BALINT'S SYNDROME

is the name for a disorder, resulting from lesions in the parieto-occipital portion of the brain, which causes optic ataxia, visual attention disorders, and psychogenic paralysis of visual fixation (inability to change visual gaze). Individuals with this disorder have difficulty attending to more than one object at a time, although they can correctly identify each object in a display. For example, when shown a scene, the individual may focus on one object at a time within the scene and not be able to process the entire scene or its meaning - so part instead of holistic processing. See also psychic paralysis of visual ideation. [first described in 1909 by Rudolf Balint (1874-1929), Hungarian physician]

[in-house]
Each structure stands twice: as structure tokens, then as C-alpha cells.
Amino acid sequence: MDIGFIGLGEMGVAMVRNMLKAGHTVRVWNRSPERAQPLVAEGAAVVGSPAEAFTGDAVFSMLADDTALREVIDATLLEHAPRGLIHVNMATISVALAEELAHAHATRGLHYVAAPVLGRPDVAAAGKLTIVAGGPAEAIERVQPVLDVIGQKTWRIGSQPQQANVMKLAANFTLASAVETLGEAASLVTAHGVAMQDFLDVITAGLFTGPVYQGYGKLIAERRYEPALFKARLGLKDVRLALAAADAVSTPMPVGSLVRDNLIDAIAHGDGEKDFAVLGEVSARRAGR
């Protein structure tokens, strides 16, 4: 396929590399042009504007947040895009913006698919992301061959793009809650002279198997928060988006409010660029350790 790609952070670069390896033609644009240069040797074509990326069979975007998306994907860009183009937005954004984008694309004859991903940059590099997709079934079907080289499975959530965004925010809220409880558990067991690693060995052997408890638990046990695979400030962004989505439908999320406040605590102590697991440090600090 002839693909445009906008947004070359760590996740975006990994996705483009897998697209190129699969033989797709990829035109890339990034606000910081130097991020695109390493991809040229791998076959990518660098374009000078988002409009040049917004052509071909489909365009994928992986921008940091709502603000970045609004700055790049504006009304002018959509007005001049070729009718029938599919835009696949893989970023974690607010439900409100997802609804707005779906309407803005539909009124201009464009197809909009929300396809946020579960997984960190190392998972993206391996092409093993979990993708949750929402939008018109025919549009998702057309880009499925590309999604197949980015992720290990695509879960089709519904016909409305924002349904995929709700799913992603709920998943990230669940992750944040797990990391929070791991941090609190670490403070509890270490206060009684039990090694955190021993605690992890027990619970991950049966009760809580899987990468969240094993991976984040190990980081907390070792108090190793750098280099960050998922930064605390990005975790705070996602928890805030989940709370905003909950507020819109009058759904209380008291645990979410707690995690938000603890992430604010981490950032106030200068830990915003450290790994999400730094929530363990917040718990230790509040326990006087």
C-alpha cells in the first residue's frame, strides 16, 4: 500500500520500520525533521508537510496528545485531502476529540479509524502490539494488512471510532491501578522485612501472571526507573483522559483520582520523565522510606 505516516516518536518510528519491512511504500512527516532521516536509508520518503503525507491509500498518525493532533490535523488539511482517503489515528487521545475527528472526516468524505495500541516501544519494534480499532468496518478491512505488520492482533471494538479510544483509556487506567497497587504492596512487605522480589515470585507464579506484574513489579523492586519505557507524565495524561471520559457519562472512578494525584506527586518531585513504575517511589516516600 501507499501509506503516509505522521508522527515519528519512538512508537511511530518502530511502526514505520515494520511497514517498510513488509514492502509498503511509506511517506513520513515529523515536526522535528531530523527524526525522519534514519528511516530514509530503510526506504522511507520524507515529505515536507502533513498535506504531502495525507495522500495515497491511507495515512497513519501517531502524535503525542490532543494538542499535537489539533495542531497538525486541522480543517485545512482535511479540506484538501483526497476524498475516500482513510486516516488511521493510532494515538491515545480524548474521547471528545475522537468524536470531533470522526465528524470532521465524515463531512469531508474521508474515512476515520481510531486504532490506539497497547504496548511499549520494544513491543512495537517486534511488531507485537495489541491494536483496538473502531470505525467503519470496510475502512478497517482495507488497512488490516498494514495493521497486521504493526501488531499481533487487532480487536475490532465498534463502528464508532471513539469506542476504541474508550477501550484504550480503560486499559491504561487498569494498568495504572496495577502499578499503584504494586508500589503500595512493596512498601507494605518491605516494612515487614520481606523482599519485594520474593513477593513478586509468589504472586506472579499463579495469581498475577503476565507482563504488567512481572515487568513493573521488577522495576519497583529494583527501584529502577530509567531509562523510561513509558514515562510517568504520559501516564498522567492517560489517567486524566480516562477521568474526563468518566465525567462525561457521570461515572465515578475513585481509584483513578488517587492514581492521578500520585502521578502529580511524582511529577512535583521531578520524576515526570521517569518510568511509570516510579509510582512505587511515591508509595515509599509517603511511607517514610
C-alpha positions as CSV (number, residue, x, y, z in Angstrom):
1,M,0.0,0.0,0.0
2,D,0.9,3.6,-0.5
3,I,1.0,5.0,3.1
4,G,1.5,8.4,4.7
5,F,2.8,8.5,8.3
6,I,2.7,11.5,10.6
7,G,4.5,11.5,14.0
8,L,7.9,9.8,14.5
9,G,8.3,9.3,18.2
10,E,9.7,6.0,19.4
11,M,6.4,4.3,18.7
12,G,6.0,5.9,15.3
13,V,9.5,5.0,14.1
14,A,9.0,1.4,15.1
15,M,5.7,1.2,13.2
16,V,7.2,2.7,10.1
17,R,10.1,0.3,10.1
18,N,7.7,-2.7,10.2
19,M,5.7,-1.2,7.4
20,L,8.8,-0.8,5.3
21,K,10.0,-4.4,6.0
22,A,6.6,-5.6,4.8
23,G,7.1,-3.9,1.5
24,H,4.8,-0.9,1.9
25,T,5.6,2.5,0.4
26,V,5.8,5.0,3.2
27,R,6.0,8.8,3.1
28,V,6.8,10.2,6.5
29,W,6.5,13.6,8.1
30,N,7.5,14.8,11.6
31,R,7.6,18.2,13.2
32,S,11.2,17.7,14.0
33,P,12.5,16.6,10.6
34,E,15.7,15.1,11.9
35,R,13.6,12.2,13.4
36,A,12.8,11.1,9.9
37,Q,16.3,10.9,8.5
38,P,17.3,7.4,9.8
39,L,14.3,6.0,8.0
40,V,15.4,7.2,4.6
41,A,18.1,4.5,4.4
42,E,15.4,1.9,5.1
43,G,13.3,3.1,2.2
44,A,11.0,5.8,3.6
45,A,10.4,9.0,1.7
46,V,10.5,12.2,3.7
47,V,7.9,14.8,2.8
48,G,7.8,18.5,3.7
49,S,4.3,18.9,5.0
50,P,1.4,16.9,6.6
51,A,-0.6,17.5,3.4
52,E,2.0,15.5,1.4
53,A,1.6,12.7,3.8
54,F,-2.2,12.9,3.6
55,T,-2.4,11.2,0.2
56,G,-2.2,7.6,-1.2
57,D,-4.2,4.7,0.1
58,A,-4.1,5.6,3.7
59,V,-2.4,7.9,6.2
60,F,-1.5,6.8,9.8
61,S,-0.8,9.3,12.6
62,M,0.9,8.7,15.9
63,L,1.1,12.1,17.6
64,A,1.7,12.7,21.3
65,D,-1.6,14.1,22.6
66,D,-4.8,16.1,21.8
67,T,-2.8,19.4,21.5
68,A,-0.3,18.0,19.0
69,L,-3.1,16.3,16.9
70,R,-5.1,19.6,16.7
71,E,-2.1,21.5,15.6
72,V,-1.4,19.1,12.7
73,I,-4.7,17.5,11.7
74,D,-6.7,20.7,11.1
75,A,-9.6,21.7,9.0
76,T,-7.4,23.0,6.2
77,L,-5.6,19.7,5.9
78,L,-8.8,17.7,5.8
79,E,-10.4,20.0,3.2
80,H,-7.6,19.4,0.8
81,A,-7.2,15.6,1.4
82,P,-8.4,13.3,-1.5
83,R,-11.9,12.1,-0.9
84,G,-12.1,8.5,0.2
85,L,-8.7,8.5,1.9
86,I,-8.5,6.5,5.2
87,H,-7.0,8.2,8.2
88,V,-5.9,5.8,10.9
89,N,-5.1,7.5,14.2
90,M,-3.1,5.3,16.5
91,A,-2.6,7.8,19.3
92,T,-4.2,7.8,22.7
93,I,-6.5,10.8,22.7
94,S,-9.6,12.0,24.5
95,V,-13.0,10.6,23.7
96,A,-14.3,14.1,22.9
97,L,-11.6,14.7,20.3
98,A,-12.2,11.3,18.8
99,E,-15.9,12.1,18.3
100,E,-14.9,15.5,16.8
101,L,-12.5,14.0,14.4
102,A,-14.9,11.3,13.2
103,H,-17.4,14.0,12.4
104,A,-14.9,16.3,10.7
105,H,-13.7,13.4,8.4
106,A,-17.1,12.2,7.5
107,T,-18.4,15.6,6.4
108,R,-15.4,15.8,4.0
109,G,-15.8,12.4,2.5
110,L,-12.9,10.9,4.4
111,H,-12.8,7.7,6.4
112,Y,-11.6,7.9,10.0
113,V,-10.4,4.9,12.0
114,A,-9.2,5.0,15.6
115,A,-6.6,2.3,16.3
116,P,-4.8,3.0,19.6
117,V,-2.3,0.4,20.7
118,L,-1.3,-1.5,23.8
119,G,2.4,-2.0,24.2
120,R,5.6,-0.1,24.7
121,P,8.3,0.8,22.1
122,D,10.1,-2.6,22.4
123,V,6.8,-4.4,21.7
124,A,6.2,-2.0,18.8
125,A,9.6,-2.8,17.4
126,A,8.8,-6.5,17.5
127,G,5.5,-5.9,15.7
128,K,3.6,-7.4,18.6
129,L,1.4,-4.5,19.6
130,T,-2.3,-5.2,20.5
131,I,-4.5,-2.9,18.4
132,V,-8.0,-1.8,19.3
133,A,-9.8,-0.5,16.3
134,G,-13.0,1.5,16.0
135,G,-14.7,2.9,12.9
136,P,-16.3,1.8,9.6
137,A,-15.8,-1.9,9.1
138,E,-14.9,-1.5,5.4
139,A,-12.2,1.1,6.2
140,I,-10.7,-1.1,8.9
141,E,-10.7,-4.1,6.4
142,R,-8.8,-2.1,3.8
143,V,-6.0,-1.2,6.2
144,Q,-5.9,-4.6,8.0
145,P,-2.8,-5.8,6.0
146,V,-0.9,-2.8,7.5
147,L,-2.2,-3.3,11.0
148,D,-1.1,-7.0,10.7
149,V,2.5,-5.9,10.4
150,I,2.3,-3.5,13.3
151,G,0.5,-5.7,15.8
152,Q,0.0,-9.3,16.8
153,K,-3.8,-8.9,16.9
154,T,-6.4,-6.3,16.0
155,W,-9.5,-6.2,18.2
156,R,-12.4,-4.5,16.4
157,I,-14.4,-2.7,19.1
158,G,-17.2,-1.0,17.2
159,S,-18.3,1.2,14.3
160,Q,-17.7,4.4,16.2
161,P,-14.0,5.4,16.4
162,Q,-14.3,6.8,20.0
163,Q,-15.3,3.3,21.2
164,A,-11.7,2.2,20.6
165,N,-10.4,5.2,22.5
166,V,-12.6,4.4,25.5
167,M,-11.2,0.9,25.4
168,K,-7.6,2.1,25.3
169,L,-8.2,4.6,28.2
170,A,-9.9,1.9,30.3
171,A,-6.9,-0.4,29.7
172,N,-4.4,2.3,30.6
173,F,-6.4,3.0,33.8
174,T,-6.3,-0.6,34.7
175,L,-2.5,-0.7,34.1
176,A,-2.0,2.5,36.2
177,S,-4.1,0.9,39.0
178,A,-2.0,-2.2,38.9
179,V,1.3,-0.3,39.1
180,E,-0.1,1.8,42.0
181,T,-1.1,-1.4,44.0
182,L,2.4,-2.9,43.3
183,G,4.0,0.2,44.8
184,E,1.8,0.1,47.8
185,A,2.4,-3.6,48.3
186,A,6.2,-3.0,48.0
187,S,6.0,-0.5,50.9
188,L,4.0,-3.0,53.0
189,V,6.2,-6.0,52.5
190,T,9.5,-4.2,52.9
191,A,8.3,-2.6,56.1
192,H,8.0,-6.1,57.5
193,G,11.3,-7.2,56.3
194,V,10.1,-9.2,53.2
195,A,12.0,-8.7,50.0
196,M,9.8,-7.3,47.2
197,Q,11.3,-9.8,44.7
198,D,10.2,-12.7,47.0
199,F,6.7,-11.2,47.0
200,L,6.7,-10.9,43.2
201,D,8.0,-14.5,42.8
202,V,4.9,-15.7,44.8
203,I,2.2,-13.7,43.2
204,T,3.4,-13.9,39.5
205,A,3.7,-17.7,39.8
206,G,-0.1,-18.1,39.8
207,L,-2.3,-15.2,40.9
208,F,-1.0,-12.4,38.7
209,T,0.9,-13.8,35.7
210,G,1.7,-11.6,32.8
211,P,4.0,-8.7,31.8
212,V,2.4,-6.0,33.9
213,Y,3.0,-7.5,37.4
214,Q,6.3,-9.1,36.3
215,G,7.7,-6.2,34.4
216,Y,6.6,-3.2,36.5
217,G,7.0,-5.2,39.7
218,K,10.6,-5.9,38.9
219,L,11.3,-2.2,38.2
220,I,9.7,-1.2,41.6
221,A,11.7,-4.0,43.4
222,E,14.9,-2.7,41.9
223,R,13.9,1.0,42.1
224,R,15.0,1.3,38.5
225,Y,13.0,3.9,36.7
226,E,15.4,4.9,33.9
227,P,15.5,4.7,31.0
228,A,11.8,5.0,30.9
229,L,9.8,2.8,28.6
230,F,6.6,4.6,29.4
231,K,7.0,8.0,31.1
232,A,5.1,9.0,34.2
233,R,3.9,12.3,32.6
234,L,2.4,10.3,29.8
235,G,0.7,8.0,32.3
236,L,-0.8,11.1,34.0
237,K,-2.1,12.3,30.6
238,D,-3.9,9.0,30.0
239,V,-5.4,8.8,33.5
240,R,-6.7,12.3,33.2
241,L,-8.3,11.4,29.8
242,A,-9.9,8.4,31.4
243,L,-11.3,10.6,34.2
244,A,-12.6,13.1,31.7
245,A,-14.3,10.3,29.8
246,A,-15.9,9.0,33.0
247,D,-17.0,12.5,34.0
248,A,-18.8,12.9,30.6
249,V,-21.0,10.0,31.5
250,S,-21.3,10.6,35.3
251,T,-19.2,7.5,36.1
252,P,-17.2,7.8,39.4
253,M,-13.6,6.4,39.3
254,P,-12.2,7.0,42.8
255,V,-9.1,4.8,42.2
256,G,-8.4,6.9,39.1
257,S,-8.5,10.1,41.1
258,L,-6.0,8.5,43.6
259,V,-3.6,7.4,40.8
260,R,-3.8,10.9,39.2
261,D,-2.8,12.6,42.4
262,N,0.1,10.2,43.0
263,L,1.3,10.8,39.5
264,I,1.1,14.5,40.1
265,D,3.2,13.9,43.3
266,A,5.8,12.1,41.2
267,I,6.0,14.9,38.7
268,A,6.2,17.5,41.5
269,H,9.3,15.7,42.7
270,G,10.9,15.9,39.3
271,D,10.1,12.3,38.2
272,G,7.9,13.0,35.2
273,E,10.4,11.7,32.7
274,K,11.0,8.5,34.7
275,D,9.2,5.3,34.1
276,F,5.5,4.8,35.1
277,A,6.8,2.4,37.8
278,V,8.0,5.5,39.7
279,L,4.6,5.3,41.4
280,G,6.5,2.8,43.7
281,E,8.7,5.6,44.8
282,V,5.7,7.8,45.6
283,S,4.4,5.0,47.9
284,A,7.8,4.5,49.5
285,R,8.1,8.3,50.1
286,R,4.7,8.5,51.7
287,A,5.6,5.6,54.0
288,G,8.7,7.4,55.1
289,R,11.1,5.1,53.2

BALINT'S SYNDROME: "A person with Balint's syndrome has likely suffered brain lesions and may only be able to attend to one stimulus at a time, rather than processing scenes in a holistic manner. "
Cite this page: N., Pam M.S., "BALINT'S SYNDROME," in PsychologyDictionary.org, April 7, 2013, https://psychologydictionary.org/balints-syndrome/ (accessed December 4, 2020).
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